Friday, June 27, 2008

Now Do I Have To Reconsider Sockeye?


A recent article in the Canadian Paper Globe and Mail highlights the plight of B.C. sockeye.

Trout Unlimited, an Oregon sport fishing and conservancy group has partnered with a supermarket chain to focus on the issue of Bristol Bay and a planned mining operation that could starve the areas rivers of water, and be devastating to salmon stocks.

Marine Harvest doing something to protect wild salmon migratory routes.

Wild Pacific salmon used to be easy, but now with news about bycatch in the pollack fisheries and these new stories we must take a new look.

Just to keep you updated I will be taking home some Pacific chum salmon (aka: keta, dog, silverbright) Oncorhynchus keta.
I will be cooking the fish a few ways, and will post the results.

Thursday, June 26, 2008

Trucking Crunch, Seaboard Express Closes the Doors

Late yesterday afternoon I was told by one of my vendors of the pending demise of Seaboard Express, Inc. In business since 1977, the news of this is more problematic than surprising, as it was confirmed by six other reputable seafood purveyors in Boston and New England and from employees within the company. Seaboard Express of New Bedford was one of the larger carriers of fresh and frozen seafood that shipped product up and down the Northeast corridor. We have been hearing for some time how the rising costs of diesel, and less than full loads has increased trucker's costs substantially. So that leaves only a handful of existing carriers to fill the void. This is most likely to lead to increased shipping costs, that will in the short term be absorbed by intermediate parties. But the net result is less competition, and rising costs that will eventually be passed onto the end users. It is always hard to see a company close, so I wish the former employees and principals all the best.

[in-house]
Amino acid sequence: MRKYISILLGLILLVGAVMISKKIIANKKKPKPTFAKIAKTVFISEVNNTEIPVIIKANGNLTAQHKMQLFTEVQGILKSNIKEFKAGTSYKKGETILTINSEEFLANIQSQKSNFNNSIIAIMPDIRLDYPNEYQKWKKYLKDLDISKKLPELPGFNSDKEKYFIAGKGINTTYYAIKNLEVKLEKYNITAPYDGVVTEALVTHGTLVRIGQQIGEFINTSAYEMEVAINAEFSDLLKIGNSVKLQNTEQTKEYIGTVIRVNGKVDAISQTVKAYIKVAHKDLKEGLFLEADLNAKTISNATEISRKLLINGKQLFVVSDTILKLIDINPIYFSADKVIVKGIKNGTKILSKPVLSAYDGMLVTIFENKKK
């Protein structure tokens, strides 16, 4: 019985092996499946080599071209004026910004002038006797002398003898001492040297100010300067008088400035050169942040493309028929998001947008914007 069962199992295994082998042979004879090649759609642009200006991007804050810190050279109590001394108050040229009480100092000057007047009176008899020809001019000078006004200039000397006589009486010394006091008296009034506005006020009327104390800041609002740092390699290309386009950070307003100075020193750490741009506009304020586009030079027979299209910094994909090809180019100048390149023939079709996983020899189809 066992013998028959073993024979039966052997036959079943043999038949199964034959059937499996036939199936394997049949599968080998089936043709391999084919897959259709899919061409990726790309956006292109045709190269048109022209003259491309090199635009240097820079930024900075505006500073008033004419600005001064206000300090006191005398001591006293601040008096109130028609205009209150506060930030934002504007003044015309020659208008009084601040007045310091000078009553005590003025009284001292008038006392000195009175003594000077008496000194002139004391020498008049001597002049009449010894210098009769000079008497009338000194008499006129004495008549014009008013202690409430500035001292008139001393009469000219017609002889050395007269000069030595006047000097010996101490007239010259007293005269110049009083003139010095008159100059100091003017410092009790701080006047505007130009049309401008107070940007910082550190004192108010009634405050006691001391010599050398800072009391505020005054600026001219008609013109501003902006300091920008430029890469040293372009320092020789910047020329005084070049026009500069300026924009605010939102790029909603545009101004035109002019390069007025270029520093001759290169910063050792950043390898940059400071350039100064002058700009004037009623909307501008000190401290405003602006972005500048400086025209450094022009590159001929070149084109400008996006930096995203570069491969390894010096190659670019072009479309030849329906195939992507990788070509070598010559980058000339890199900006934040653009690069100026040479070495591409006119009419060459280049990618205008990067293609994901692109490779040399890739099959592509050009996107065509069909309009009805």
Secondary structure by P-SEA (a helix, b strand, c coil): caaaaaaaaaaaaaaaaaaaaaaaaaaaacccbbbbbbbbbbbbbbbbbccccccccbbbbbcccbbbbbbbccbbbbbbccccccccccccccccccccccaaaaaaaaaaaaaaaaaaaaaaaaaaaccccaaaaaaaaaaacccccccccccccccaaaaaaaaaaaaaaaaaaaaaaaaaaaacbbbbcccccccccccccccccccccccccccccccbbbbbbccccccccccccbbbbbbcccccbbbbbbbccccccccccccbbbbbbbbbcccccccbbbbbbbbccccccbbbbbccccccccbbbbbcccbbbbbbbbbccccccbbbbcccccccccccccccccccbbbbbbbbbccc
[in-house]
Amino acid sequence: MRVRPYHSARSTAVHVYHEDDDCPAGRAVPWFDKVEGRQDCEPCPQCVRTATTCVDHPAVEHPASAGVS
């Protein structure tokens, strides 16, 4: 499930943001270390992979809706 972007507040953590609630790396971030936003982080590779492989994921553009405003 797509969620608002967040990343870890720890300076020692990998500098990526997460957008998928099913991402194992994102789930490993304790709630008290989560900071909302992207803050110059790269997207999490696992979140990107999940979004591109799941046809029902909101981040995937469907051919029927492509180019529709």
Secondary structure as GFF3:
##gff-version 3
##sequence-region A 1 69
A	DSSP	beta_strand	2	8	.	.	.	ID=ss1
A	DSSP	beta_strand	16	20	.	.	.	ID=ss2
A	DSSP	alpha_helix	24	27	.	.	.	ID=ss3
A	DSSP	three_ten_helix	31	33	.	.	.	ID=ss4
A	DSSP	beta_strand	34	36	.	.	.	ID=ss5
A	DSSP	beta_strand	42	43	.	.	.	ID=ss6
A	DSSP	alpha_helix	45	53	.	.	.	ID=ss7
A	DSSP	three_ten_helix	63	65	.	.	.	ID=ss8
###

Wednesday, June 25, 2008

Sustainable Shrimp Cocktail


Sustainable Seafood guides recommend using U.S. wild caught shrimp. One type of shrimp that rates high is the diminutive Maine shrimp, pandalus borealis it is also sold as Canadian pink shrimp. It is commonly sold cooked and frozen and could go by the name ti-ti shrimp as well. Many of us had this shrimp in the form of those SauSea jarred shrimp cocktails. You know the ones that were mostly sauce, and came in a container that found a future as an orange juice glass for use at the breakfast table. In some ways that childhood treat is the inspiration for this easy recipe. Though pandalus borealis is not in season right now I had put up some frozen cleaned Maine shrimp meat for just such an occasion. You can purchase the already cooked frozen variety and achieve the same results.

Cocktail de Camarones
[makes 3-5 servings]

  • 2 lbs of Cooked Maine Shrimp, pandalus borealis
  • 3 ribs of Celery {1/4 inch dice}
  • 1 medium size Red Onion {1/4 inch dice}
  • 3/4 cup Ketchup {I am hooked on Whole Foods Organic}
  • Juice of 1 fresh lime
  • 1 Jalapeno {1/4 inch dice}
  • 1/4 cup Cilantro {finely chopped, use the stems too!}
  • Salt {your taste}
  • Hot Sauce {optional}
Combine all ingredients in a bowl, serve a nice container over crisp lettuce and garnish with lime wedges and sprigs of cilantro. Serve with an ice cold Pilsner style beer, and enjoy the summer weather.

Tuesday, June 24, 2008

Sea Stories

The Blue Ocean Institute has an interesting site devoted to better writers than I. They call this collection Sea Stories. It is an interesting mix of poetry and short stories from contributors of all sorts. The next issue could even contain writings by you; should you want to contribute they have a submission tool.

Monday, June 23, 2008

BYCATCH